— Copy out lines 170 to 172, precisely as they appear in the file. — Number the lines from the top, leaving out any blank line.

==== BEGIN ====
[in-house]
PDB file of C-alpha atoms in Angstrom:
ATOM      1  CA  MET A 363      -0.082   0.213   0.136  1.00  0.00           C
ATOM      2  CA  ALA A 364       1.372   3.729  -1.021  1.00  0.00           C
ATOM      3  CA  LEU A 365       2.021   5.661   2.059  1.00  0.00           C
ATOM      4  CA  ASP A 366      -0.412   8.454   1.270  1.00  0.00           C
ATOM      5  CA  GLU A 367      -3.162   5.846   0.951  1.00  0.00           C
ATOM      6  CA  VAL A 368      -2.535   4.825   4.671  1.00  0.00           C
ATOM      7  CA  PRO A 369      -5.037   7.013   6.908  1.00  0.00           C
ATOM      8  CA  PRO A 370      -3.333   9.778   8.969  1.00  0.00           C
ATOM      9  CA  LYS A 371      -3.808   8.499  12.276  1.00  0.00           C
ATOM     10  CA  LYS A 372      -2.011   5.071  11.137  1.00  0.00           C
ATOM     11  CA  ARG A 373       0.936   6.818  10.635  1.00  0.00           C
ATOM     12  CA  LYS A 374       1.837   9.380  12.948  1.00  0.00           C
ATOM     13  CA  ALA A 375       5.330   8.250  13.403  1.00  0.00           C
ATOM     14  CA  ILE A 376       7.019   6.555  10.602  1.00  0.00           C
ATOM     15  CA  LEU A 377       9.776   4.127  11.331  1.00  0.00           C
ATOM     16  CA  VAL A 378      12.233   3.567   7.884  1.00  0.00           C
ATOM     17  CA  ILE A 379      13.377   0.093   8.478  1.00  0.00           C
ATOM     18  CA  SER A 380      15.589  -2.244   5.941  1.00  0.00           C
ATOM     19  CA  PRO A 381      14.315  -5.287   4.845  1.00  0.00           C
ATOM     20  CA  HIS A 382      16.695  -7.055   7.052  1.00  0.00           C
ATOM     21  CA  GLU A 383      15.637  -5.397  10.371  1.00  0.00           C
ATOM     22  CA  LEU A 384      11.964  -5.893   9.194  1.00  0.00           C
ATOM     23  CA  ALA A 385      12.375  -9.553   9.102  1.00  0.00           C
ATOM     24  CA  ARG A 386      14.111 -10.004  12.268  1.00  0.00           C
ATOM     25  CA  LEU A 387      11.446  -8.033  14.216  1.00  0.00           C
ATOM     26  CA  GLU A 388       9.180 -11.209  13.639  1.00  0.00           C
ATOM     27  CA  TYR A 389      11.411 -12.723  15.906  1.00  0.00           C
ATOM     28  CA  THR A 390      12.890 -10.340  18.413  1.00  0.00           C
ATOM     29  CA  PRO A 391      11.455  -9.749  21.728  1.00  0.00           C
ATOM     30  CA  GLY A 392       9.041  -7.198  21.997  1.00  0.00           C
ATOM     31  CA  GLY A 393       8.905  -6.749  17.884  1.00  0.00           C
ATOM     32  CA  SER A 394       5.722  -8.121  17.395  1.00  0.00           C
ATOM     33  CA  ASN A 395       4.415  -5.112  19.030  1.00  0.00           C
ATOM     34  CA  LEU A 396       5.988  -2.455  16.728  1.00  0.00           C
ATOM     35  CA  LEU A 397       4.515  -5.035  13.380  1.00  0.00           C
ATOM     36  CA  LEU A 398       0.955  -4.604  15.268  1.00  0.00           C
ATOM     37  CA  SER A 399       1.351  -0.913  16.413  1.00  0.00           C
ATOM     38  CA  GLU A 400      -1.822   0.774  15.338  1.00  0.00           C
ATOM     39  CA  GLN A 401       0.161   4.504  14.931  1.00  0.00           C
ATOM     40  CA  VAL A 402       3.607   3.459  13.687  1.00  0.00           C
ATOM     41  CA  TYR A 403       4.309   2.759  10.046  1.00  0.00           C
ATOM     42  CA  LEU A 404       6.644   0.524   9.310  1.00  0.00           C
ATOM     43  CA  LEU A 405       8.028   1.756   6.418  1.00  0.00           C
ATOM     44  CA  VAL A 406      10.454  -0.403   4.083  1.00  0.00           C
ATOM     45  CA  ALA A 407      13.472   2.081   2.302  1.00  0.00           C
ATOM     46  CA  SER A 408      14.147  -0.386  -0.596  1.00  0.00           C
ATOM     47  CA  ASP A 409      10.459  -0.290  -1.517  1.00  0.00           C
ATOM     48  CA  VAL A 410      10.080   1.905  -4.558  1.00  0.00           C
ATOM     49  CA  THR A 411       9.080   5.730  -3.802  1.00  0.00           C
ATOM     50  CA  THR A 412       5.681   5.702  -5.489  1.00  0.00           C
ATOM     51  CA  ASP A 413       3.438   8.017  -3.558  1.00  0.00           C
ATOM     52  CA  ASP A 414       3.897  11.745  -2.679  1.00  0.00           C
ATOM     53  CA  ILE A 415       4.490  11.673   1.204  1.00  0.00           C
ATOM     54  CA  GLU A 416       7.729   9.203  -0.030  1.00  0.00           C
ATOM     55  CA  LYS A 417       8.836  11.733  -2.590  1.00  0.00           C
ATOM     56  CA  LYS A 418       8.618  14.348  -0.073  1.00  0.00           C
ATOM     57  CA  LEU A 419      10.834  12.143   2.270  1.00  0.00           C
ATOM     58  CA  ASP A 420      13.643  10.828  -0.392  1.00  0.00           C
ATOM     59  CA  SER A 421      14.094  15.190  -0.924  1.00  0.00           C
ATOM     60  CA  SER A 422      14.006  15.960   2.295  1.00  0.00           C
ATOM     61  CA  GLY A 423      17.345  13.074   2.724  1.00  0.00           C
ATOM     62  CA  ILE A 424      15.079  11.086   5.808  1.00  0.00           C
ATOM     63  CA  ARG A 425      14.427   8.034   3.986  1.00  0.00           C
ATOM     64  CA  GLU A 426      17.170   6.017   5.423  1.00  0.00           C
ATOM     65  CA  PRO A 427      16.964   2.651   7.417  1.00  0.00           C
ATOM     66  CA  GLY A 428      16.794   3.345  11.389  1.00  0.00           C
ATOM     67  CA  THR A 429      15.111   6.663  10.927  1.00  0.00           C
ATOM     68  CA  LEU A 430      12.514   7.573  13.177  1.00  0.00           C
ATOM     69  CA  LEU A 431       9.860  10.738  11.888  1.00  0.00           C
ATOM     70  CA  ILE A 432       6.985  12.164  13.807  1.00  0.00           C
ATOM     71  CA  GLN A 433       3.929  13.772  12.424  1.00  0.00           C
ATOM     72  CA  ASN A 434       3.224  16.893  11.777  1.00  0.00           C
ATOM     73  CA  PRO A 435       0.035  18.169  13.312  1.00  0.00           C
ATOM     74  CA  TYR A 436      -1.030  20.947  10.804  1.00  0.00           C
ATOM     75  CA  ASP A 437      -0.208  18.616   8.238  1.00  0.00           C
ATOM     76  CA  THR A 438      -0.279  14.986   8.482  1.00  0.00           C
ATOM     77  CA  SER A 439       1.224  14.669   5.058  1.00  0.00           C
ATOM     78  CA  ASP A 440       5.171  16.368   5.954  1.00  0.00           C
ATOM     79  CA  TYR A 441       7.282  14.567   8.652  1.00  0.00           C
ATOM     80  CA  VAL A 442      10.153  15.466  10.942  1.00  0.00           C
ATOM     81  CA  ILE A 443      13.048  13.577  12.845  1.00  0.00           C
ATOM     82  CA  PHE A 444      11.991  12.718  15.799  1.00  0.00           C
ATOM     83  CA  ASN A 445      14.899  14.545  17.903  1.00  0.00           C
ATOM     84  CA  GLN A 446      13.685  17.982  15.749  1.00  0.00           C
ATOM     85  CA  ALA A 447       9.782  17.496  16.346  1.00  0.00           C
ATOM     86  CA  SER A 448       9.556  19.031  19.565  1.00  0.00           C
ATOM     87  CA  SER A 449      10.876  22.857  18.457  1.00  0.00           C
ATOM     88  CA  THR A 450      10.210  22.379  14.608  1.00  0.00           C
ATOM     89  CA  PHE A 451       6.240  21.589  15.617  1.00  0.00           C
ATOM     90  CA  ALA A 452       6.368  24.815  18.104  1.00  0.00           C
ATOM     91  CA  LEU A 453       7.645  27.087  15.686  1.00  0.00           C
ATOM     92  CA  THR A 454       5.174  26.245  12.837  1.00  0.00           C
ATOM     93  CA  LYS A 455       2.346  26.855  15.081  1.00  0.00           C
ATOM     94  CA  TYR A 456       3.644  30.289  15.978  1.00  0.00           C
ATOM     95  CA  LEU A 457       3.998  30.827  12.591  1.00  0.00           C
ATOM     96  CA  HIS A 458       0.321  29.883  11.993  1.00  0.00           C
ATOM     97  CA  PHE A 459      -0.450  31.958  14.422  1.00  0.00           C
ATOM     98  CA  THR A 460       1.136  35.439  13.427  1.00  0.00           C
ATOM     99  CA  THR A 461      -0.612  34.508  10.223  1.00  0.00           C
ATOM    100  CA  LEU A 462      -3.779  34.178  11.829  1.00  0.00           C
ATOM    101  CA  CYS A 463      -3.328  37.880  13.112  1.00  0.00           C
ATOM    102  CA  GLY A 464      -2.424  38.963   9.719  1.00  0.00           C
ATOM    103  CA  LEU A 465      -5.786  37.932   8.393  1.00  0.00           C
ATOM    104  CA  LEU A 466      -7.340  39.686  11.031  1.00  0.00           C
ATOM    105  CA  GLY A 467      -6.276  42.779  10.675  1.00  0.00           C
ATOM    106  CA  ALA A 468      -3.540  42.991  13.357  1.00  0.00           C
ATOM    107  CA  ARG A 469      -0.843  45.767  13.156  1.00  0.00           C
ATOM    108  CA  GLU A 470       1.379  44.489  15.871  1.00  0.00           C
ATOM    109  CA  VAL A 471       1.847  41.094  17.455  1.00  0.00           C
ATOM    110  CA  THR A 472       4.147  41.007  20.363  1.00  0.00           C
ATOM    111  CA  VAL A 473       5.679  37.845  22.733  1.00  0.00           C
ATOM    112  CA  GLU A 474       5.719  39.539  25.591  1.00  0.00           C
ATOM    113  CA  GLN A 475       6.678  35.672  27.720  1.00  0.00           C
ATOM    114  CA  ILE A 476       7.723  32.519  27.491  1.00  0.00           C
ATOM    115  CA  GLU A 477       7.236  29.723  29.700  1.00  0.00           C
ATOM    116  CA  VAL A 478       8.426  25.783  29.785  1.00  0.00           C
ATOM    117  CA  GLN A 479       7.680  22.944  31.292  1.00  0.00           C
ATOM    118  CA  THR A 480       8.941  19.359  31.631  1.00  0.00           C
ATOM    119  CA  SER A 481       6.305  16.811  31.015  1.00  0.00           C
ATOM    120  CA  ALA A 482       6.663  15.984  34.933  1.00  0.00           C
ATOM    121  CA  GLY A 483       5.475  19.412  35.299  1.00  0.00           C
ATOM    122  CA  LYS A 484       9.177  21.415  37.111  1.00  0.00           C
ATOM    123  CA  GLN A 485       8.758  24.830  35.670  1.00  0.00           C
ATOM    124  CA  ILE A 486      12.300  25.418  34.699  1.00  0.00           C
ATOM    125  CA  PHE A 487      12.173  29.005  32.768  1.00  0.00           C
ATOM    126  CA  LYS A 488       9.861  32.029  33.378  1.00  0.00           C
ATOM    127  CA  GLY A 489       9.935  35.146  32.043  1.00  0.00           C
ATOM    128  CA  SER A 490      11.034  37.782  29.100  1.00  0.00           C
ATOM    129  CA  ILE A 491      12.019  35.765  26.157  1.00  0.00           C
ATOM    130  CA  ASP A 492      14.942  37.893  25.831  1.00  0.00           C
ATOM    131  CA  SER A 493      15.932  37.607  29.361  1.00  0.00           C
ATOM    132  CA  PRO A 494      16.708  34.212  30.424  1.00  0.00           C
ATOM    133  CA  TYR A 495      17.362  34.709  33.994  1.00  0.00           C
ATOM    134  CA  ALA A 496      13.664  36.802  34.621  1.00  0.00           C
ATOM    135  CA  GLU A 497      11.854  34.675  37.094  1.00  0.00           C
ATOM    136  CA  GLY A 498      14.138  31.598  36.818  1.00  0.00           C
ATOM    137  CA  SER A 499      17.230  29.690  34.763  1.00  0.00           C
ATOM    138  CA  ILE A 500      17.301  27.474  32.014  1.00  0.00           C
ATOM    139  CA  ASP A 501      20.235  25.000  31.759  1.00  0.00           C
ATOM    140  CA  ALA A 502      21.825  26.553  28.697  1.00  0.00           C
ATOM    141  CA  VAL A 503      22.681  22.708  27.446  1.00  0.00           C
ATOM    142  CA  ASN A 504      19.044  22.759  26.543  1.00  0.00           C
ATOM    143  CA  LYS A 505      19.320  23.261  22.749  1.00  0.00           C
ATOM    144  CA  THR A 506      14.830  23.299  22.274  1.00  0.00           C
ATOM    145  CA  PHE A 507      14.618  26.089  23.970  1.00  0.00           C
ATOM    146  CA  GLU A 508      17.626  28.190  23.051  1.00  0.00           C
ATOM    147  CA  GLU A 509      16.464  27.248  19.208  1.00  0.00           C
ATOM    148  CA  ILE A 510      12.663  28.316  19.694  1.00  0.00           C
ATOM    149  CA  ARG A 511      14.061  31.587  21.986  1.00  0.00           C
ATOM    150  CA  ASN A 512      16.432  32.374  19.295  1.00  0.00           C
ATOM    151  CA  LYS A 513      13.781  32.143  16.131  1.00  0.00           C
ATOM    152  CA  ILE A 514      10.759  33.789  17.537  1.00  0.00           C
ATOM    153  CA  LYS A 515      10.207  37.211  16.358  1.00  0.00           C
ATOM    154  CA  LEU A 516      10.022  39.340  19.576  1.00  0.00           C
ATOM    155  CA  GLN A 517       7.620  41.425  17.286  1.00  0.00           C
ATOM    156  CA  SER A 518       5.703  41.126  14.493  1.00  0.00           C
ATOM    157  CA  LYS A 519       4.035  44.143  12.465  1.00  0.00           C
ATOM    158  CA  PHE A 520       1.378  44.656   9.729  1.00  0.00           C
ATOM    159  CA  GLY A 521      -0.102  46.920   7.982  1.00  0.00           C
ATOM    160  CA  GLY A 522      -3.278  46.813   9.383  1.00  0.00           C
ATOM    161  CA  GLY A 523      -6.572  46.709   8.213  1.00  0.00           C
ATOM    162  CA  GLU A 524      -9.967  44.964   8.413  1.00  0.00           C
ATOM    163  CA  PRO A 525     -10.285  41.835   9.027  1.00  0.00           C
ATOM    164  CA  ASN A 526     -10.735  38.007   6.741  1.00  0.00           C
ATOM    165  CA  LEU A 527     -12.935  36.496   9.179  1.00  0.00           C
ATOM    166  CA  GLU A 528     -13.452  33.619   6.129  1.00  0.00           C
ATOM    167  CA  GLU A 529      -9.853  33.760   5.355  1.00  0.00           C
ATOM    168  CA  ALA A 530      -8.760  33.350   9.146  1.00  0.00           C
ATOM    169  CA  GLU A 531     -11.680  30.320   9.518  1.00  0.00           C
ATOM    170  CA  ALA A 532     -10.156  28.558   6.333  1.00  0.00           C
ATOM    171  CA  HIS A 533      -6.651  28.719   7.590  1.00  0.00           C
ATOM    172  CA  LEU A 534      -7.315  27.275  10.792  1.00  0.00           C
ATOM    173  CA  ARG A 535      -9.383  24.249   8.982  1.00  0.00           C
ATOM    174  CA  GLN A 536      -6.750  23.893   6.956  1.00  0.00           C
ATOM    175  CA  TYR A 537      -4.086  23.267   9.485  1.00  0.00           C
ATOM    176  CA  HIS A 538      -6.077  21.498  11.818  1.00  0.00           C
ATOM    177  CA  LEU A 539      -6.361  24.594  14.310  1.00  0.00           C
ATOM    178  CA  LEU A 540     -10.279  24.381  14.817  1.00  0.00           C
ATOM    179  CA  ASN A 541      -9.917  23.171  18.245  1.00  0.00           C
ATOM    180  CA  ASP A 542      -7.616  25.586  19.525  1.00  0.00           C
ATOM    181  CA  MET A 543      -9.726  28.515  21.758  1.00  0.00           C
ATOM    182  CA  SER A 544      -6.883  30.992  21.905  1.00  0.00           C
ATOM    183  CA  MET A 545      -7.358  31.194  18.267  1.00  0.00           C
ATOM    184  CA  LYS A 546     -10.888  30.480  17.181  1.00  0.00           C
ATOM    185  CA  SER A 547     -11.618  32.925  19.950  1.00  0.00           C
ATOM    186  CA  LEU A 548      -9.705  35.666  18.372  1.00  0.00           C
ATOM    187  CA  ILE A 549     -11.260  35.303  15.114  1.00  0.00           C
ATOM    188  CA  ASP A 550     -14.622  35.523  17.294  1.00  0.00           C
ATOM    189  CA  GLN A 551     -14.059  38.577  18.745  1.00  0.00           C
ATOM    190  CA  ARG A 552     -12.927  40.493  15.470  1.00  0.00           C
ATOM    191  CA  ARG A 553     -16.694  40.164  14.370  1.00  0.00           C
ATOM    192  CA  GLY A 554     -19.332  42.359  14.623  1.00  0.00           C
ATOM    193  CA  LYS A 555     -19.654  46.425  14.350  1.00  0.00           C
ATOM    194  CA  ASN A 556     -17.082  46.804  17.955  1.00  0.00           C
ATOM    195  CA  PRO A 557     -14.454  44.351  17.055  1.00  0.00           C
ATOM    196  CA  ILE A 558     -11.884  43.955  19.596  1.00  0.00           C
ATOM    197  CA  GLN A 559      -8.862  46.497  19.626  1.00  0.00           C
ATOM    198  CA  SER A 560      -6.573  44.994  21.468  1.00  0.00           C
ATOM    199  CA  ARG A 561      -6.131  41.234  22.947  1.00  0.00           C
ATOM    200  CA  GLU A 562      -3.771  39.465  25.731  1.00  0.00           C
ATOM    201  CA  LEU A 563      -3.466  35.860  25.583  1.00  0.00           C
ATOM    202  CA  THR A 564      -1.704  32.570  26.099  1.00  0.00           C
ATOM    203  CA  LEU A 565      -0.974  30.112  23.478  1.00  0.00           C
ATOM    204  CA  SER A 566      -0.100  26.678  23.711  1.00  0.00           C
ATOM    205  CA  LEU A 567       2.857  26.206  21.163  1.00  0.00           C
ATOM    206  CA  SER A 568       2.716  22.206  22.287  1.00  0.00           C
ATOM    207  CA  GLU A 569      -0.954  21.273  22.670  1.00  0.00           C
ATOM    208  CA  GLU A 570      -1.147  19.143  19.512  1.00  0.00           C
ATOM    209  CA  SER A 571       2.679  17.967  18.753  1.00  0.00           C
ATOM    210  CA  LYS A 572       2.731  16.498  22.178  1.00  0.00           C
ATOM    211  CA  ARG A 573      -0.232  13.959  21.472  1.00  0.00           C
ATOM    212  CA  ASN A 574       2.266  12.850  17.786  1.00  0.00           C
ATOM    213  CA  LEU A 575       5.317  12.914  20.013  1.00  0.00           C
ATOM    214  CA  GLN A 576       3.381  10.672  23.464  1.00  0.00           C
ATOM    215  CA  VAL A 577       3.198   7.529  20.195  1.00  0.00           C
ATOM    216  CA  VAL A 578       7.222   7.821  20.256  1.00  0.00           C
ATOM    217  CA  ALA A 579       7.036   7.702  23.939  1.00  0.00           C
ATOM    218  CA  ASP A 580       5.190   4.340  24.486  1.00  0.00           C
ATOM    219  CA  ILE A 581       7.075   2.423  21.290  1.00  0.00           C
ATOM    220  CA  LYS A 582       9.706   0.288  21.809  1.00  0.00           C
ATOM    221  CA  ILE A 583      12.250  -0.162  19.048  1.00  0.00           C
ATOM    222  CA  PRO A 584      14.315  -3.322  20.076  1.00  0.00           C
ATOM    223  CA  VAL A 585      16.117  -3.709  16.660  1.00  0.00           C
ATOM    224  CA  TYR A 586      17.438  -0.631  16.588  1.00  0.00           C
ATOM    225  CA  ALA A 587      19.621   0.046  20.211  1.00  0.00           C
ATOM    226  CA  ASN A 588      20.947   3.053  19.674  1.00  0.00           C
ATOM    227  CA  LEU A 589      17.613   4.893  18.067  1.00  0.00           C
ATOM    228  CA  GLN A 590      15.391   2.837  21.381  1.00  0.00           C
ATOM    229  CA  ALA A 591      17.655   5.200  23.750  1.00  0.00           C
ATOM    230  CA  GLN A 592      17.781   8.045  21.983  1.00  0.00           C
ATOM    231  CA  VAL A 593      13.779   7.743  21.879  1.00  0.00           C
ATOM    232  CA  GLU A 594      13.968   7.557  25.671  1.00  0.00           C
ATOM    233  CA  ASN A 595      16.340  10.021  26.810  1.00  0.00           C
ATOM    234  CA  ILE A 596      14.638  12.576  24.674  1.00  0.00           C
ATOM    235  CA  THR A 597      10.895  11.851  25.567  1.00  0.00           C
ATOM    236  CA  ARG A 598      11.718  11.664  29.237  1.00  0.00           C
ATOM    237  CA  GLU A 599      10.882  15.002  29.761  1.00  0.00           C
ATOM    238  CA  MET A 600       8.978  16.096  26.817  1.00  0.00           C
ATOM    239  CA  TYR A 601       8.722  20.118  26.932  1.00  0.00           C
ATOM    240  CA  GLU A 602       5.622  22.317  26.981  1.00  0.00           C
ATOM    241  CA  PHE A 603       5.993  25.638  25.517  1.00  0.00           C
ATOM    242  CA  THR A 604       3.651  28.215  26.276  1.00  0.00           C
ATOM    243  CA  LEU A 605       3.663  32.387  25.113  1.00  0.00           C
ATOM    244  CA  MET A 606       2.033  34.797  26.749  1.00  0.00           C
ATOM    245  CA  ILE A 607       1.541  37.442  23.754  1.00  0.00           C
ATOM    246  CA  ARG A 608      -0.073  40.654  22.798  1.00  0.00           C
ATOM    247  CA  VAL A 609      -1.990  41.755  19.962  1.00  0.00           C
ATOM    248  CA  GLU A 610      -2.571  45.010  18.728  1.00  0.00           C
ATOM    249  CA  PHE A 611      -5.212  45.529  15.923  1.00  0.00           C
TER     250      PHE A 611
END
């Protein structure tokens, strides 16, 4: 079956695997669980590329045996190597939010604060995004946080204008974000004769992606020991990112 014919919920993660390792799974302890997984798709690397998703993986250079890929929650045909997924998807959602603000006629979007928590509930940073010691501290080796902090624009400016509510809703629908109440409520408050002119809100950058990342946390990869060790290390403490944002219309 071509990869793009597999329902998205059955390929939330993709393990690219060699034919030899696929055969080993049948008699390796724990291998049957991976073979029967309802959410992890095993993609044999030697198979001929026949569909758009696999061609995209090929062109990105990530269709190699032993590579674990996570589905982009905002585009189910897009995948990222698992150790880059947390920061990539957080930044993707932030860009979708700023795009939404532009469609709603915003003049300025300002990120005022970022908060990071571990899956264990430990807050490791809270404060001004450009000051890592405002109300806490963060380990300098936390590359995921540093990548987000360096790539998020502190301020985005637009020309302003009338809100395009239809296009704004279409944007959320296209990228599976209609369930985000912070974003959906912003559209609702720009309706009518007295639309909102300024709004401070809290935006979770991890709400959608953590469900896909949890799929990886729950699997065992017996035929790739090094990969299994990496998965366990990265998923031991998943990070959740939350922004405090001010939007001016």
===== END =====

ATOM    168  CA  ALA A 530      -8.760  33.350   9.146  1.00  0.00           C
ATOM    169  CA  GLU A 531     -11.680  30.320   9.518  1.00  0.00           C
ATOM    170  CA  ALA A 532     -10.156  28.558   6.333  1.00  0.00           C